OpenCL Stories May 12, 2015

Malware hidden in Nvidia GPUs can infect Macs too, say developers behind proof of concept

Anonymous developers who have successfully infected Nvidia GPU cards with malware on both Linux and Windows machines say that the same can be done on Macs, and that they will release the proof soon. The aim of the whitehat developers is to raise awareness of this new method of attack, reports IT World.

The team successfully created a piece of malware called WIN_JELLY which acts as a Remote Access Tool, enabling attackers to control a machine over the Internet. They now plan to release a version for OS X called MAC_JELLY, demonstrating that Macs too are vulnerable.

There are, they say, two core problems. First, the growing power of modern GPUs means that it is increasingly common for processing tasks to be passed to them, something that would look legitimate to the OS. Second, most security tools designed to detect malware don’t scan the RAM used by the GPU.

The developers hint that the Mac version of the exploit will use OpenCL, a framework for writing code that can run on multiple platforms – including GPUs – and which is installed as standard as part of OS X.

While Mac and iOS malware is rare, neither platform is immune from attack. Wirelurker was last year found to be capable of infecting non-jailbroken iOS devices when connected to Macs running compromised software, and Flashback infected hundreds of thousands of Macs back in 2012.

Apple recently pulled many antivirus apps from the iOS app store, though this may be because many of them performed no useful function.

Via Slashdot

OpenCL Stories November 23, 2014

handbrakeThe developers of Handbrake just announced the 0.10 update to their extremely popular and useful Open Source video transcoding product. Originally focused on ripping DVDs, the product now can be used for transcribing many different types of files/codecs to almost any other. Today’s headliner updates include H.265 and VP8 encoding.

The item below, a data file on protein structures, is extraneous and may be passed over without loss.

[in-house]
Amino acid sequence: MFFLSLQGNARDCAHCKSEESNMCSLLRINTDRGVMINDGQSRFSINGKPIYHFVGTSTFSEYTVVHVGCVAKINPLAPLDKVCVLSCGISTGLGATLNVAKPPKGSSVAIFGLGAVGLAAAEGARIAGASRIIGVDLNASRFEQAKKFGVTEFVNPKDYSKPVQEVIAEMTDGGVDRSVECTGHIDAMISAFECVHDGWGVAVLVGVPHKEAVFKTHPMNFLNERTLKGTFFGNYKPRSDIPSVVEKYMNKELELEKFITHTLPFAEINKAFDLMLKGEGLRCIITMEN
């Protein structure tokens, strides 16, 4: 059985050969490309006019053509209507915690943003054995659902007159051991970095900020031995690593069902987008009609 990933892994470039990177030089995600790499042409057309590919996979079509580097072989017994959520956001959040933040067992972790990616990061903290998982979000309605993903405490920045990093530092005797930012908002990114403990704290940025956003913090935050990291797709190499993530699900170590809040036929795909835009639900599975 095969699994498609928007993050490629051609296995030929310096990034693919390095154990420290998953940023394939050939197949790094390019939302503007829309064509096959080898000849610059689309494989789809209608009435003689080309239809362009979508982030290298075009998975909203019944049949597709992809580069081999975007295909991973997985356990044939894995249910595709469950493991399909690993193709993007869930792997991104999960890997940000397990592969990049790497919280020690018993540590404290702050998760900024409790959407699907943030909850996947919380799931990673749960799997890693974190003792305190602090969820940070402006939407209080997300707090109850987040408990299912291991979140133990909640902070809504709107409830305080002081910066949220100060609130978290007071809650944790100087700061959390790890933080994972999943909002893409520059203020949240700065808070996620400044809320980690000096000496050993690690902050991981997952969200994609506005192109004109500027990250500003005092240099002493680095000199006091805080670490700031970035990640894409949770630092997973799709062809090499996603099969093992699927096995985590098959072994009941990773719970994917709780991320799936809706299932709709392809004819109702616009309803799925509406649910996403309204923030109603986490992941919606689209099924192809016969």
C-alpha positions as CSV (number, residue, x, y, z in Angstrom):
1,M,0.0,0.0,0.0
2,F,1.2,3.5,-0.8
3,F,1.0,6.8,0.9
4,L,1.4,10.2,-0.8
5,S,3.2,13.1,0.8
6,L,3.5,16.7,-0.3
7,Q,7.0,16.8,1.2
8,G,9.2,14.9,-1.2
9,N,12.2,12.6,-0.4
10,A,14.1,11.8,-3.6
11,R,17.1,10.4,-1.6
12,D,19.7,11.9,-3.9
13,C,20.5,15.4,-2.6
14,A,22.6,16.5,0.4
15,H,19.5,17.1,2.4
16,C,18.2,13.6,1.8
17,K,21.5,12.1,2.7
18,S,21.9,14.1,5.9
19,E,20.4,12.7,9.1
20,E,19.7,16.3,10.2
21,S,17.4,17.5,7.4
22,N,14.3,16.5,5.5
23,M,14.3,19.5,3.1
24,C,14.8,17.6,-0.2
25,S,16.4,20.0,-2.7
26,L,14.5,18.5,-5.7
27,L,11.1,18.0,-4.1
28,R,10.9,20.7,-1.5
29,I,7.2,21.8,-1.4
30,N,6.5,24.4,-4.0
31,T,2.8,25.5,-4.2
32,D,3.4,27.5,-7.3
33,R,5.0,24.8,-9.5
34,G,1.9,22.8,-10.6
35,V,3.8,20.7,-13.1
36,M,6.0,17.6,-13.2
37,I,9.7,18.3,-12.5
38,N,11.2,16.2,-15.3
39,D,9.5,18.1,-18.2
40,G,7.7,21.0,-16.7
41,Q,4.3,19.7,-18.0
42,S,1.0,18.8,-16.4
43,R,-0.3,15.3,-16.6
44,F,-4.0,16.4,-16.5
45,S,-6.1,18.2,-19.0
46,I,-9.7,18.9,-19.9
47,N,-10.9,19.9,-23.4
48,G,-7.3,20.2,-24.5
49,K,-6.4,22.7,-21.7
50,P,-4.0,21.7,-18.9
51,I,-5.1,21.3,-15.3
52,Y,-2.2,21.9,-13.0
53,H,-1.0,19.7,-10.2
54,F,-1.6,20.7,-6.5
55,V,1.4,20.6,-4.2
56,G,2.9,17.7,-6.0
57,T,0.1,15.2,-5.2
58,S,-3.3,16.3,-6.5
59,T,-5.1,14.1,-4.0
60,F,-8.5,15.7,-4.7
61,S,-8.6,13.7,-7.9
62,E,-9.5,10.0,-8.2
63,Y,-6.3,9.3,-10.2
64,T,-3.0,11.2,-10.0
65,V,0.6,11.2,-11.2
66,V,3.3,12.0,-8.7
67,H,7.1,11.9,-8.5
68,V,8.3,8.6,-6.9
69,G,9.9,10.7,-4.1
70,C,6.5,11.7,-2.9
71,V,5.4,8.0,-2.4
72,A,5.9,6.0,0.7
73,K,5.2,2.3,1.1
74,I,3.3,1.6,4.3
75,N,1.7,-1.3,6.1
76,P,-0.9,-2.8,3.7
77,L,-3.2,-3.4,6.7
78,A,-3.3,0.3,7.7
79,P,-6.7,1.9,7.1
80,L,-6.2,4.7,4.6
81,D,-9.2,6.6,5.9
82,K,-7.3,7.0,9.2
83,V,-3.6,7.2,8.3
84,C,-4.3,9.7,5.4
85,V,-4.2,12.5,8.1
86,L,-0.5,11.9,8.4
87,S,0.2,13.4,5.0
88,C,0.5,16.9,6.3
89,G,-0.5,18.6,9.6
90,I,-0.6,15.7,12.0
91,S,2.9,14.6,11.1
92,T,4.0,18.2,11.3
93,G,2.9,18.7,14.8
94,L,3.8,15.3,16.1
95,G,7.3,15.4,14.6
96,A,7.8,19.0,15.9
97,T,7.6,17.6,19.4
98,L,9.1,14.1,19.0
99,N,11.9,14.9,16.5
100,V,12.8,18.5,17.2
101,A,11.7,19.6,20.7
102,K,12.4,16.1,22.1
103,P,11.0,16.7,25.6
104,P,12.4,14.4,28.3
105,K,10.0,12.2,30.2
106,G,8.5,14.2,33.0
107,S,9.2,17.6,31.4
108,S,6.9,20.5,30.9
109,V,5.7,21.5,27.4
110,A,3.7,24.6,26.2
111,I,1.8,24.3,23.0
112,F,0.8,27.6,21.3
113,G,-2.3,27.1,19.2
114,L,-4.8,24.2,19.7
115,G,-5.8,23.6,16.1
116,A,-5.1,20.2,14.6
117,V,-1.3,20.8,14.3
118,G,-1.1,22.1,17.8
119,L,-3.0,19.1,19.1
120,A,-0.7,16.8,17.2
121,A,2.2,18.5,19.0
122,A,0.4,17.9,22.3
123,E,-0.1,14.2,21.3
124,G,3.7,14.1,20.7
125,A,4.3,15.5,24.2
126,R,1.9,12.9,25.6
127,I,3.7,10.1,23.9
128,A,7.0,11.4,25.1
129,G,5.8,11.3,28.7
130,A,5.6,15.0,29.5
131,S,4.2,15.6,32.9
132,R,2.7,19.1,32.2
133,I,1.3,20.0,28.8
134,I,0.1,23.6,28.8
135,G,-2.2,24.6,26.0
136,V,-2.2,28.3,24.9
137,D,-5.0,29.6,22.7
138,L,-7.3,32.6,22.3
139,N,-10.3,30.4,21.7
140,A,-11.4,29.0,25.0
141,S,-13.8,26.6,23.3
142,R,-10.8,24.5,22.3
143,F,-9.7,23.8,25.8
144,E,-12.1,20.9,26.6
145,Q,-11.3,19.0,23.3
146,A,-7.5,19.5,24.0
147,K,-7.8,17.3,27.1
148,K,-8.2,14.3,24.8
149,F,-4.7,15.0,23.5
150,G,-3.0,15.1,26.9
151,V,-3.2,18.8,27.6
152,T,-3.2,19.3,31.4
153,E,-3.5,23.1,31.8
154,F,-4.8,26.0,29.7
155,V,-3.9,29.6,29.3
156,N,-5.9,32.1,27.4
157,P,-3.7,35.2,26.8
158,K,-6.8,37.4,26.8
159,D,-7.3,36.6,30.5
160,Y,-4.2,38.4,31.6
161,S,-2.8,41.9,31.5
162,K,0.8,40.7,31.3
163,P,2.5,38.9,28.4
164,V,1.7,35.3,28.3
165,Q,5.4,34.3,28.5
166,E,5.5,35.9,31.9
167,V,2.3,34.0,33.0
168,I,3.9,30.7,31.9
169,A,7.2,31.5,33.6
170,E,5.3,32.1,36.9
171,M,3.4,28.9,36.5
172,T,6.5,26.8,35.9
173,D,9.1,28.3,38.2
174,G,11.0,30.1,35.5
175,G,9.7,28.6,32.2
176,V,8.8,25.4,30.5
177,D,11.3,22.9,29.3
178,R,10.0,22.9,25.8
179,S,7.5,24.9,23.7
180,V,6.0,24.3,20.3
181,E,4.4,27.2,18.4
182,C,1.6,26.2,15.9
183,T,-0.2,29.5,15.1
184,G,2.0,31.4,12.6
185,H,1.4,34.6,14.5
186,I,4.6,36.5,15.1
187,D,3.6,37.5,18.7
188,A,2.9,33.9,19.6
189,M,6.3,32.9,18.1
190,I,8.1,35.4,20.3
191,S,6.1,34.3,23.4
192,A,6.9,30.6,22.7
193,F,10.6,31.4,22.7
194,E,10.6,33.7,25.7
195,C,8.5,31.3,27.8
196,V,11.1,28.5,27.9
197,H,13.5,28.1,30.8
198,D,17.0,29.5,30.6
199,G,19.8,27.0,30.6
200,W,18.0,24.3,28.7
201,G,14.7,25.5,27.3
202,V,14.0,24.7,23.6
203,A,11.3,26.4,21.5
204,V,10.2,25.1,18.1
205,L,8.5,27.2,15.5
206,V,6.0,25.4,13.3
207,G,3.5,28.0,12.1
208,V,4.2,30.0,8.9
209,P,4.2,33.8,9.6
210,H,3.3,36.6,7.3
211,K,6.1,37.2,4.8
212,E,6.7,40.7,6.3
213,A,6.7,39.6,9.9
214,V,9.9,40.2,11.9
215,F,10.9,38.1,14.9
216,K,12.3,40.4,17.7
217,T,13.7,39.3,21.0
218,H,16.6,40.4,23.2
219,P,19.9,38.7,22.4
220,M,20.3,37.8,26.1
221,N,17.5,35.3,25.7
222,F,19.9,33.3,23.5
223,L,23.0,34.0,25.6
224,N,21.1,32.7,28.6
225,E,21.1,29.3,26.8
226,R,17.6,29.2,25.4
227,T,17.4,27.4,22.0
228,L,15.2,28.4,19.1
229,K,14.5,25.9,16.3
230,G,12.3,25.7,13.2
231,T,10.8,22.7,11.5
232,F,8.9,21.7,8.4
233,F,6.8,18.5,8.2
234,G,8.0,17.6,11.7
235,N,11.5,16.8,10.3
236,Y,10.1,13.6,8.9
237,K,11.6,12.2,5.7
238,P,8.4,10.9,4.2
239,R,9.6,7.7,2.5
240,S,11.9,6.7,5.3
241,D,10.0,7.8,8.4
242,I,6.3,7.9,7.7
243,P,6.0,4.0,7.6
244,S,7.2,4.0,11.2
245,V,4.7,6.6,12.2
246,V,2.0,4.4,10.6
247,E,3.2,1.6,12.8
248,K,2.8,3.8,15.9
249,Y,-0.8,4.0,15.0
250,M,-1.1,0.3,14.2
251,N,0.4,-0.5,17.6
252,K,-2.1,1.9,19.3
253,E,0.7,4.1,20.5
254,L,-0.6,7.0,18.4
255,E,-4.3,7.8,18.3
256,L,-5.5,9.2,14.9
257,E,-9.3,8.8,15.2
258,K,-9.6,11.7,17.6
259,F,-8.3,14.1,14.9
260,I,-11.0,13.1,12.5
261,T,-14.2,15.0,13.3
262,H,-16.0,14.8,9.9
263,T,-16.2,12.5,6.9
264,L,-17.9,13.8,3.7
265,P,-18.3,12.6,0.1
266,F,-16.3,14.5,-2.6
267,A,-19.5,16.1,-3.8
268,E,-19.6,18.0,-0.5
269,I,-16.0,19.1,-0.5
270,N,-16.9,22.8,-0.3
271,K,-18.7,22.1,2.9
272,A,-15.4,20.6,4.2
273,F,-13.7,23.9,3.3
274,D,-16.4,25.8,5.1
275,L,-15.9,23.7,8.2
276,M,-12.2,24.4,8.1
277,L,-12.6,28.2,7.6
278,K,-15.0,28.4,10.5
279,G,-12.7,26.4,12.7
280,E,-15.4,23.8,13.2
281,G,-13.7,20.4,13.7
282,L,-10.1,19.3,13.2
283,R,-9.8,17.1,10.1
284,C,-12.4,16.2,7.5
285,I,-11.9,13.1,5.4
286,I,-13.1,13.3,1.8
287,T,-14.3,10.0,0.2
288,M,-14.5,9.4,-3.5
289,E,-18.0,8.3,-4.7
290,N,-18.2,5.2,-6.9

• The LibAV AAC encoder is now the default as FAAC has been removed.
    • This encoder is adequate for most, but until it improves a bit further, we have enabled support for the FDK-AAC encoder also.
      • This FDK option is a temporary measure until the LibAV encoder improves.
      • Note that FDK-AAC is much slower and will likely bottleneck the encode process, but will produce better quality audio.
  • H.265 encoder
    • Using x265 v1.4
    • This encoder is still early in it’s development, so is missing many H.265 features and optimisations.
  • Added VP8 Encoder (using libvpx)
    • Available in MKV files only.

Hit the download button in Handbrake or download here. Full change list below:

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OpenCL Stories May 21, 2014

Apple’s new expensive line of Mac Pro computers seem to be causing a headache for a tiny fraction of the Mac userbase. According to several professional video editors who have contacted us or posted information to various online forums, the recent OS X 10.9.3 update is breaking compatibility between some Mac Pro graphics cards and video editing applications such as Adobe Premiere Pro and Blackmagic DaVinci Resolve…

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OpenCL Stories February 14, 2012

It looks like Apple could (again) select the graphics giant Nvidia as the primary GPU provider for the upcoming Mac Pro hardware refresh. According to a mostly speculative story by MIC Gadget based on unnamed industry sources, new Mac Pros will feature Intel’s upcoming Ivy Bridge chipset fabbed on the chip maker’s latest 22-nanometer Trigate transistor technology (no surprise there). According to Intel, 22nm Ivy Bridge silicon claims a 37 percent speed jump and lower power consumption compared to the chip giant’s 32 nanometer planar transistors. ‘Trigate’ Ivy Bridge chips can feature up to eight processing cores and are more power-savvy, so they should help scale frequency, too. On a more interesting note, MIC Gadget speculates Apple could switch back to Nvidia as the primary supplier of next-generation GPUs for the new Mac Pros.

Nvidia has their “Kepler” platform due out around the same time as Intel is making their changes, and our sources within the company indicate that they have chosen to have Nvidia lead the charge so to speak on the graphics front.

Eagle-eyed readers could mention that AMD recently released the Radeon HD 7970 graphics card powered by the Tahiti GPU (its nearest rival is Nvidia’s GeForce GTX 590), with observes deeming it Apple’s go-to graphics card for future Mac Pros. Indeed, traces of support for Tahiti-driven AMD GPUs are found in Mac OS X Lion 10.7.3, at least indicating people might be able to upgrade their future Mac Pro with this card. Oh, and it’s great for Hackintosh builders, too.

Also indicative is a March 2011 Snow Leopard 10.6.7 update that enabled support for a bunch of AMD/ATI Radeon HD 5xxx and 6xxx cards, not all of which were in Macs at the time. On the other hand, a speculative switch to Nvidia would not be out of character as California-based Apple is known for frequently switching between Nvidia chips and those manufactured by rival AMD…

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